Is drink driving a criminal offence?
Yes, under section 5(1)(a) of the Road Traffic Act 1988.
In the UK, if you’re found to be driving – or attempting to drive – with excess alcohol in your blood, breath or urine, you’re breaking the law.
In England, Wales and Northern Ireland, the limits are:
- Blood: 80 milligrammes of alcohol per 100 millilitres
- Breath: 35 micrograms per 100 millilitres
- Urine: 107 milligrammes per 100 millilitres of urine
In Scotland, the limits are:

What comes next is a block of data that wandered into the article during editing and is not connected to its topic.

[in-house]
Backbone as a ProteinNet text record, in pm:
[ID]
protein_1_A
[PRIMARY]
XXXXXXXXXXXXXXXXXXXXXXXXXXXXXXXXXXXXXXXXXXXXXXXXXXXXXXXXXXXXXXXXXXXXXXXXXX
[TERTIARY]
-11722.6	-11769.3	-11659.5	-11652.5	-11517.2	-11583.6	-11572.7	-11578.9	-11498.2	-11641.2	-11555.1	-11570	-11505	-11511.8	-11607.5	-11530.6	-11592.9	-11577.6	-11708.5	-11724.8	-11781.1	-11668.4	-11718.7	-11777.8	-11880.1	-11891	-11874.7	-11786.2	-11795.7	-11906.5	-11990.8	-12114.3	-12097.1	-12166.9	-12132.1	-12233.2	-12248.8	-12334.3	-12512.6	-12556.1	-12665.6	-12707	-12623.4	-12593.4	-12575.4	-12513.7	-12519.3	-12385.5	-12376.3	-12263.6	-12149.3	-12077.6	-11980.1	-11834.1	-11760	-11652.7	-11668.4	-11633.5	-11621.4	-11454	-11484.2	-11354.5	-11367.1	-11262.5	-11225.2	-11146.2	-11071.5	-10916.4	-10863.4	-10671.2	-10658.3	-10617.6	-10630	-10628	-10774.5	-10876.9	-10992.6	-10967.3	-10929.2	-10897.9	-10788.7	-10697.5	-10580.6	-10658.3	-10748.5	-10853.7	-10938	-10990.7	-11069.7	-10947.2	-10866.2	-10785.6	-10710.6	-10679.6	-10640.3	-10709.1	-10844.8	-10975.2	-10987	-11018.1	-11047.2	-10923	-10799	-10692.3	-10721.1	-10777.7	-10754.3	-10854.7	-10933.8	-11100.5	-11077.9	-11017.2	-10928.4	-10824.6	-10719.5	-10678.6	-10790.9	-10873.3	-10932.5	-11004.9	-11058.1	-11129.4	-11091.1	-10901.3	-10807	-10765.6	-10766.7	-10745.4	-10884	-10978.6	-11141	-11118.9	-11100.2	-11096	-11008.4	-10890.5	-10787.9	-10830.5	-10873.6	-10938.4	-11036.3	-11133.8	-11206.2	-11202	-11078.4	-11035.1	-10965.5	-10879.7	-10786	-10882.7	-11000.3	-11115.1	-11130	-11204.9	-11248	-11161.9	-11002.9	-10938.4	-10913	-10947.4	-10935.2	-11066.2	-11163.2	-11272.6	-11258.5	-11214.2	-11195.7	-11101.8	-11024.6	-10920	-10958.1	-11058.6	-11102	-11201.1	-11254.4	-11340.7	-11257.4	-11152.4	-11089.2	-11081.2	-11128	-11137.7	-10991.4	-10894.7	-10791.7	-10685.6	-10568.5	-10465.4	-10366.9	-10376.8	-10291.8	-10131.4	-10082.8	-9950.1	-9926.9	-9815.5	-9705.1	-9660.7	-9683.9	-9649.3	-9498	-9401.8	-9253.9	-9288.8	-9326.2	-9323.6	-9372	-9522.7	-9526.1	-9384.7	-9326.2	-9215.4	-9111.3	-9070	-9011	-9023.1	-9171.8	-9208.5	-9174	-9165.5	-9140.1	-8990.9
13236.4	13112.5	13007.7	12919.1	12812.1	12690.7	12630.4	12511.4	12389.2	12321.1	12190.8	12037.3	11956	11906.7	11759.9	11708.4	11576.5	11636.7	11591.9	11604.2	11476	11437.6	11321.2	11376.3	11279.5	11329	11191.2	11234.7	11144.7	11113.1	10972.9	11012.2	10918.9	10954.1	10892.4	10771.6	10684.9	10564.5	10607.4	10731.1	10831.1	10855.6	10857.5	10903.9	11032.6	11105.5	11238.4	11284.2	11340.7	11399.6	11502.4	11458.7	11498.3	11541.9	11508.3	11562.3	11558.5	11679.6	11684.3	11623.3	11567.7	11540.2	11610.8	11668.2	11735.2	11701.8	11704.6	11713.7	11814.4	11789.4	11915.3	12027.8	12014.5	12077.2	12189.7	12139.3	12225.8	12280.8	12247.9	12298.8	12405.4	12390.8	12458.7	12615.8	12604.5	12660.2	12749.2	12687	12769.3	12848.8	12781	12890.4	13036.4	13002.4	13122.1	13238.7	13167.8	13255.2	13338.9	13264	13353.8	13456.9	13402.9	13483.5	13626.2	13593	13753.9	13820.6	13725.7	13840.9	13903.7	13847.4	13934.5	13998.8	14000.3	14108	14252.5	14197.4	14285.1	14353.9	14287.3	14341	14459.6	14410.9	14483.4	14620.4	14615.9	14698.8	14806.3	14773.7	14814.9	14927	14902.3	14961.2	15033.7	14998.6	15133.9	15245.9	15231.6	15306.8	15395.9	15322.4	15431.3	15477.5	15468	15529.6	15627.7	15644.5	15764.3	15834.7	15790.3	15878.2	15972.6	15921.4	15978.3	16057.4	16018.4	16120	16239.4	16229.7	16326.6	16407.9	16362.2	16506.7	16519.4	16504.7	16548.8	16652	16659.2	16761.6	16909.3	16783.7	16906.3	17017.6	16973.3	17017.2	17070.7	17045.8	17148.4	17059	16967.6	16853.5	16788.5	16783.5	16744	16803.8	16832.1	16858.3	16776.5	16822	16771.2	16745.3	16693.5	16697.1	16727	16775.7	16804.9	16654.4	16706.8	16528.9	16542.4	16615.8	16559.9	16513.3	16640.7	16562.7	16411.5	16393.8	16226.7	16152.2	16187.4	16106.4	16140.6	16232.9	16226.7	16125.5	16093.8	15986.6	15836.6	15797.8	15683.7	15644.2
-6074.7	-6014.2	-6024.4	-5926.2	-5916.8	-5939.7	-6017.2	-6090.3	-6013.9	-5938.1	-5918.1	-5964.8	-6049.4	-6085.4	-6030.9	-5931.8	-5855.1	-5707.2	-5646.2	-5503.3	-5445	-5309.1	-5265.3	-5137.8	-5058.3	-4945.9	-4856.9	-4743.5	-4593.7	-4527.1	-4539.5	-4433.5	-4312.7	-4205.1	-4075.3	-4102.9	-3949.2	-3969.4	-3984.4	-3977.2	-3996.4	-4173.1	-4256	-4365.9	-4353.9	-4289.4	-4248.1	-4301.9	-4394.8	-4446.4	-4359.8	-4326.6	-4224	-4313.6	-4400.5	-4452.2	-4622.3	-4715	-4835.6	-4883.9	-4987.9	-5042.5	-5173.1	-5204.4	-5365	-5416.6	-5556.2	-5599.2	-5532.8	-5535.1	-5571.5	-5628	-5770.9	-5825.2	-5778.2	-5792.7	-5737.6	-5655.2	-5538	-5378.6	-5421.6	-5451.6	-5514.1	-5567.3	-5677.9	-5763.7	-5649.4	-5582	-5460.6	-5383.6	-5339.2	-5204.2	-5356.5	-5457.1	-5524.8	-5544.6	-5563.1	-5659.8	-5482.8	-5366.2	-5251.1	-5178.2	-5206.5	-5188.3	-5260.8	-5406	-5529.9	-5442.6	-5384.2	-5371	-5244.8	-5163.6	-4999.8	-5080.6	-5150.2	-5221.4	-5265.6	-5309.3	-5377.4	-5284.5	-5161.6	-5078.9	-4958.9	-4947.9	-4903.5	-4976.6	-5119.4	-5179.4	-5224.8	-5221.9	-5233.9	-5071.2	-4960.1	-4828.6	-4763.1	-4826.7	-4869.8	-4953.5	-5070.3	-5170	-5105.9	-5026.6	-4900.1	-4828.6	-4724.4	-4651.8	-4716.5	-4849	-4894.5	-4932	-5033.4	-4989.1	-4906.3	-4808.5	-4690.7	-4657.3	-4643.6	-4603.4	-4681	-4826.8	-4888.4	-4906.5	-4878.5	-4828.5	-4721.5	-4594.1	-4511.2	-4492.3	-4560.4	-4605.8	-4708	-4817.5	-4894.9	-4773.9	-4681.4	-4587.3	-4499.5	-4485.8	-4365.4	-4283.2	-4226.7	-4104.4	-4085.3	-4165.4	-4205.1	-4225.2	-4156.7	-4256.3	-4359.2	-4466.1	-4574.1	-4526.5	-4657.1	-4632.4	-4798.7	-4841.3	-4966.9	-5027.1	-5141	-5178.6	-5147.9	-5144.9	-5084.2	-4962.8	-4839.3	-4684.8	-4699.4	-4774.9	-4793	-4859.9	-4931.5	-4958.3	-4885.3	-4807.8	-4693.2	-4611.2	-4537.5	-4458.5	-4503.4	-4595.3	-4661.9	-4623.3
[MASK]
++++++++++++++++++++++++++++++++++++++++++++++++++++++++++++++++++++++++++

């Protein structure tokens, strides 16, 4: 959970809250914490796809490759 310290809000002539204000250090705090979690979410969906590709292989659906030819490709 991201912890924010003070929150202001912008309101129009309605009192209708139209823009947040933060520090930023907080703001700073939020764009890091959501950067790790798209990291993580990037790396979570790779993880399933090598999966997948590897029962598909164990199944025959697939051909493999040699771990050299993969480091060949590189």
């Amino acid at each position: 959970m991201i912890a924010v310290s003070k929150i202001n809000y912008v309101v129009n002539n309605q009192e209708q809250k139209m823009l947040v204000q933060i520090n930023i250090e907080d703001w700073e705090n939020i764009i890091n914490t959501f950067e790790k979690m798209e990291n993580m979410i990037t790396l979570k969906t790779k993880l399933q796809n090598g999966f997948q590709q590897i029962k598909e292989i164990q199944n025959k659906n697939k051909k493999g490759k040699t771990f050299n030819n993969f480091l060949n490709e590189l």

- Blood: 50 milligrammes of alcohol per 100 millilitres of blood
- Breath: 22 micrograms of alcohol per 100 millilitres of breath
- Urine: 67 milligrammes per 100 millilitres of urine
A drink driving offence is a summary-only offence, meaning it must be dealt with in a Magistrates’ Court, though some of the most serious offences are treated by the Crown Court.
As drink driving is a criminal offence, in the vast majority of cases this would lead to a criminal record. And even once your conviction is spent, it can still be detected on security checks, making it harder to get employment, travel to certain countries or get car insurance.